You can never really expect your favorite bands to go on and on until the end of time. Time makes every family grow apart, and some of the biggest bands in the world have fallen prey to losing a few great players along the way.
It’s natural to want to play with other people, but these might not have been the best people for the job. Before we get into this, that’s not to say that these people are terrible musicians at all. Quite the contrary.
In most cases, these are world class musicians behind their instrument and have been able to pump out some genuinely amazing stuff.
The problem here was simply how well they fit into the band they’re a part of, and something about these guys coming together didn’t seem to gel once they put on their instruments to write a song or play a show.
Although the albums they were a part of made for a handful of decent songs here and there, it wasn’t long for the fans to voice their disapproval as well, not showing up for the tours or buying their records and leading to the band either breaking up or getting the original lineup back together.
Even with all of the band drama that comes and goes, each of these replacement members tended to teach the band a valuable lesson. There’s a certain magic when you come together with the right musical team, so best to not sweat the small stuff and just enjoy the ride.
Dan Nelson – Anthrax
One of the biggest appeals of Anthrax was just how different both versions of the band sounded. Although Joey Belladonna may have given them a bit of a melodic edge in the days of Among the Living, the lion’s roar that came out of John Bush’s mouth every time he sang songs like “Only” gave them the same kind of edge that Metallica had, putting a lot more muscle behind Scott Ian’s riffs of steel.
By the time the band were looking to reunite for a tour though, the band’s choice to continue on with Dan Nelson seemed doomed from the start. While John Bush had the pedigree of being the singer in Armored Saint years before he joined the band, Nelson’s more throaty shout just doesn’t really fit well in either era of the band, being more suited to a heavier stripe of metal.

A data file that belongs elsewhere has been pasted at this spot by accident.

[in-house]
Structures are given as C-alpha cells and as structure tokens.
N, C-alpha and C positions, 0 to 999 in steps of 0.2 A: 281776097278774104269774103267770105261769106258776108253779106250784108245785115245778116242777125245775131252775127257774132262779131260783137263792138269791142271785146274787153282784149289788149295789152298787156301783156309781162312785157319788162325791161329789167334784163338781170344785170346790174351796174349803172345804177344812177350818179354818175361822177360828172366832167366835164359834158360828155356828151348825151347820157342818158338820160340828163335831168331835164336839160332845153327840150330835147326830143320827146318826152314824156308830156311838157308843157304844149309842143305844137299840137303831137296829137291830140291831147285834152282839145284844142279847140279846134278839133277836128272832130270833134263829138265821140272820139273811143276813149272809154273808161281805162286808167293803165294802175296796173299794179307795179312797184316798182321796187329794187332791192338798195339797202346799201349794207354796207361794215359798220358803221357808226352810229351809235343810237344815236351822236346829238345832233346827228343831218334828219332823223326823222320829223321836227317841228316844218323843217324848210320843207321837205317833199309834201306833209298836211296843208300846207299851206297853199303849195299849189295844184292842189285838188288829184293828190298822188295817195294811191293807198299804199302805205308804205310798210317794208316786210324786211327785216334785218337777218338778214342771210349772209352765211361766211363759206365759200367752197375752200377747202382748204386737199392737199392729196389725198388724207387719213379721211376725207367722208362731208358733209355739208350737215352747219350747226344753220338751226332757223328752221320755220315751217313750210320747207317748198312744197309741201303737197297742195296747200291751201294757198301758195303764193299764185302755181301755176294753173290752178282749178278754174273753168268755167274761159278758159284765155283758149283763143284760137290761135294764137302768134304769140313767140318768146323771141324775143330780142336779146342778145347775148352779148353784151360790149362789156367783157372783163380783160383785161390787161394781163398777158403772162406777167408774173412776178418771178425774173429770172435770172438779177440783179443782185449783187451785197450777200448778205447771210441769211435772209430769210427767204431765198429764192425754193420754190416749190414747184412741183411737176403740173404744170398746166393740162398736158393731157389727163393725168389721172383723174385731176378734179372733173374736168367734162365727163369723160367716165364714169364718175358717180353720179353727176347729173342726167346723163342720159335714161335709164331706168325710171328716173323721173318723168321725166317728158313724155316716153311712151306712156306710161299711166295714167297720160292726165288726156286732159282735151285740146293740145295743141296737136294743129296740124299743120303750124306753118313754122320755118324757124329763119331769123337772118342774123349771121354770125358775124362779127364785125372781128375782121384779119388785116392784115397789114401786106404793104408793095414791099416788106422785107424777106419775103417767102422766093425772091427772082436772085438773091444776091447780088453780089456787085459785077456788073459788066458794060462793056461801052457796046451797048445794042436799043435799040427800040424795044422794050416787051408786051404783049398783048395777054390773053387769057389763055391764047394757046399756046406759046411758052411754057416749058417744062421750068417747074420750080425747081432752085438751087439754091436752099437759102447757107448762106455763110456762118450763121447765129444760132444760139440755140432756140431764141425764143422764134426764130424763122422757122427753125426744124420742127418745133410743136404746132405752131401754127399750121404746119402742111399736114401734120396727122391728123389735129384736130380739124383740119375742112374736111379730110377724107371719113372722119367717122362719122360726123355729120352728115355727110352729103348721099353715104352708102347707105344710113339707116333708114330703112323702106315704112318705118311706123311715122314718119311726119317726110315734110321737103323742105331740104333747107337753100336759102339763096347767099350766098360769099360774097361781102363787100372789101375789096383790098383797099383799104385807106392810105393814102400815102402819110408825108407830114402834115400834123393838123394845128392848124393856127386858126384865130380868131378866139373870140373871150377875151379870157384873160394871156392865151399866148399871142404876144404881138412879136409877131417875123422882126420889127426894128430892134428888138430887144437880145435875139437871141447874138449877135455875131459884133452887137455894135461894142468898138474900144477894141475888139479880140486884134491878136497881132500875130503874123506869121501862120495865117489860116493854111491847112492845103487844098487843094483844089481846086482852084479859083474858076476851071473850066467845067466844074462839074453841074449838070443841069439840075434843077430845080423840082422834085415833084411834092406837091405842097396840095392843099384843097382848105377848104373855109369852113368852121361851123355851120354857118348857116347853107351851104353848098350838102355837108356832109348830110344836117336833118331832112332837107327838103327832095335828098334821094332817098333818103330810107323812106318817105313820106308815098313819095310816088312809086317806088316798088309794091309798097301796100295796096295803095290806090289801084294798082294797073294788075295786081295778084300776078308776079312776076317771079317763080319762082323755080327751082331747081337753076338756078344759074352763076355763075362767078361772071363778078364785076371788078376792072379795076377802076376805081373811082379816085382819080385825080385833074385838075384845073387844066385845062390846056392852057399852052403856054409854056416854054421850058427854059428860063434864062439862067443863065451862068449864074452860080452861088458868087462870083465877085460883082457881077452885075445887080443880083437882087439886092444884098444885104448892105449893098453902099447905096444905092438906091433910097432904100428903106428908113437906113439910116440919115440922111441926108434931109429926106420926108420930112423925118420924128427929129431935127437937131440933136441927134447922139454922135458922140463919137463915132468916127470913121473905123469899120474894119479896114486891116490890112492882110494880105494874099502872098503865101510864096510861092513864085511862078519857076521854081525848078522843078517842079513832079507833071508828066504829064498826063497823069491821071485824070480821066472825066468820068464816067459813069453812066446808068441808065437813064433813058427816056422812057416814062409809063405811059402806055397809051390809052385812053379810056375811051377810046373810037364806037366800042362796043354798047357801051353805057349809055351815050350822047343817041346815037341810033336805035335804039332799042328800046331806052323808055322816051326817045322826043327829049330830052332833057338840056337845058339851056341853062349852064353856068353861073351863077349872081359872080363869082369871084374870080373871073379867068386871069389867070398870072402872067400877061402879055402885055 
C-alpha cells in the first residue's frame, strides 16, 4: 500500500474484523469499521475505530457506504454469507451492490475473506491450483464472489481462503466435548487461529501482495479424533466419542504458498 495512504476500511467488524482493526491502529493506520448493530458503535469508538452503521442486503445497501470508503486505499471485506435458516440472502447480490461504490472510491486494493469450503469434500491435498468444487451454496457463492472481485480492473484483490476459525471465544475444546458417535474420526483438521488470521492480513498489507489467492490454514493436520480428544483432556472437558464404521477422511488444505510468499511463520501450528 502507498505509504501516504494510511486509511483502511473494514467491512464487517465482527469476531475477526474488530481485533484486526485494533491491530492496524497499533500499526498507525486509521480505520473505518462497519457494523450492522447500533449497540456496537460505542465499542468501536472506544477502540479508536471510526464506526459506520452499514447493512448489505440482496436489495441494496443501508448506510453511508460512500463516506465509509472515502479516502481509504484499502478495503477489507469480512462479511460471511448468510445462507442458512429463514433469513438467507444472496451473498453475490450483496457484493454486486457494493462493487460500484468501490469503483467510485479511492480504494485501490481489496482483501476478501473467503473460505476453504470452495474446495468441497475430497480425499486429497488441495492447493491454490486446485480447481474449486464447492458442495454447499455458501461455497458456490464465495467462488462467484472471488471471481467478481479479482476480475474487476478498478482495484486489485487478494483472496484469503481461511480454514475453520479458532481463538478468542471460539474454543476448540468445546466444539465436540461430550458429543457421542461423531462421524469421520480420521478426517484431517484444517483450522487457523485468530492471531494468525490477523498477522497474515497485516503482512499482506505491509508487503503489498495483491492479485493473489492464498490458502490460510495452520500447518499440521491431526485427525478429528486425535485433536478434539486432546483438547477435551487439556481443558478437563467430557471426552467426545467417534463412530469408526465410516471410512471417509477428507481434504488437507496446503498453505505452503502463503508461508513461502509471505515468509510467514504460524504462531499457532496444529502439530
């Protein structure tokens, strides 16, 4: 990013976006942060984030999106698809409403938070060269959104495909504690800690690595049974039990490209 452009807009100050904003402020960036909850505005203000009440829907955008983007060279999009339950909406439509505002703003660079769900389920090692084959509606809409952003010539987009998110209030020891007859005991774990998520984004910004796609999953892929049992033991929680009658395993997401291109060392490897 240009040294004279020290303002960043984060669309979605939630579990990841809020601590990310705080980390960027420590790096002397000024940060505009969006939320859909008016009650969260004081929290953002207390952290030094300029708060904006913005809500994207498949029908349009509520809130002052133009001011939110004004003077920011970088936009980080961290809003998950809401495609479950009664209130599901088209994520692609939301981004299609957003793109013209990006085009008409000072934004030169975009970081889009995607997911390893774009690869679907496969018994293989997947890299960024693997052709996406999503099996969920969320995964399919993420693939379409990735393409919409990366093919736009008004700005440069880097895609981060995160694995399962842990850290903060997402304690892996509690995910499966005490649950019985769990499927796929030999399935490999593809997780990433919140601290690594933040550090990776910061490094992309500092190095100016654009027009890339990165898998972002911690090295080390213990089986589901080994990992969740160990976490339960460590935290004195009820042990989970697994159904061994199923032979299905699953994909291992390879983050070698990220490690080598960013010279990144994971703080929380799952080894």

Being locked up in personality troubles with both of the other singers, Dan’s iteration of the band almost seems like a parody of itself, only to lead to something that was a lot more earthy when the band started to work on Worship Music.
Though the songs were great, the writing was on the wall that Dan had to go, bringing Joey back into the band and staying there ever since then. It would have certainly been interesting to see what would happen if the band had gotten their way the first time by asking Corey Taylor to sing with them, but apparently we live in the timeline where Anthrax lost themselves in the ‘00s.
Gary Cherone – Van Halen
By the end of 1984, Van Halen had seemed to do the impossible. After losing one of the most charismatic frontmen in rock history with David Lee Roth, the band regrouped and found Sammy Hagar to lead them into the next generation, bringing with him a more down to earth persona that clicked with the audience in a much different way than Diamond Dave’s ultimate party animal persona.
Once Sammy felt that the lifestyle had gotten to be too much though, the third time didn’t really end up being the charm for Van Halen. While bringing in Gary Cherone from the band Extreme may have sounded like a decent choice at the time, what came together on Van Halen III feels completely misguided, with no one being on the same page and songs that feel like they were stitched together rather than thought over for a little while.
Even though Gary has boatloads of talent as a singer, his choice to basically copy Sammy’s schtick just feels all off on this record, at some points sounding like an animal that desperately needs to be put out of its misery. Compared to the blockbuster sales of before, this was the first massive disappointment that Van Halen ever had, going past just being boring and having their fans sit through songs that are either boring at best and annoying at worst.
When you look at both versions of the band, Van Halen always thrived on having a singer who was about turning Eddie’s genius into actual songs. Now that Eddie was taking the wheel, the whole thing goes from nonstop party rock to creeping dangerously close to dad rock territory.
Buckethead – Guns N’ Roses
It wasn’t necessarily a mistake calling Guns N’ Roses the World’s Most Dangerous Band in the early years of the group. This was the rock and roll equivalent of a street gang, and it was going to be one hell of a ride trying to keep up with the kind of excesses they were bound to get into.
That kind of lifestyle is bound to catch up with you though, and once Axl Rose’s ego spun out of control, the original band that we knew was dead. Although the band floated around with different members for decades before Chinese Democracy was finally released, there was no way in hell that fans were going to welcome a Guns N’ Roses without Slash with open arms.
Instead of the wild rock and roll guitar player that we all knew and loved, we had to settle with Buckethead, who seemed so unhinged in the studio he practically gave Axl a run for his money. Aside from his insane chops behind the fretboard, Buckethead was known to really get into his persona when he was in the studio, going so far as to ask that a real chicken coop be installed in the studio so he could have some place to relax during the sessions.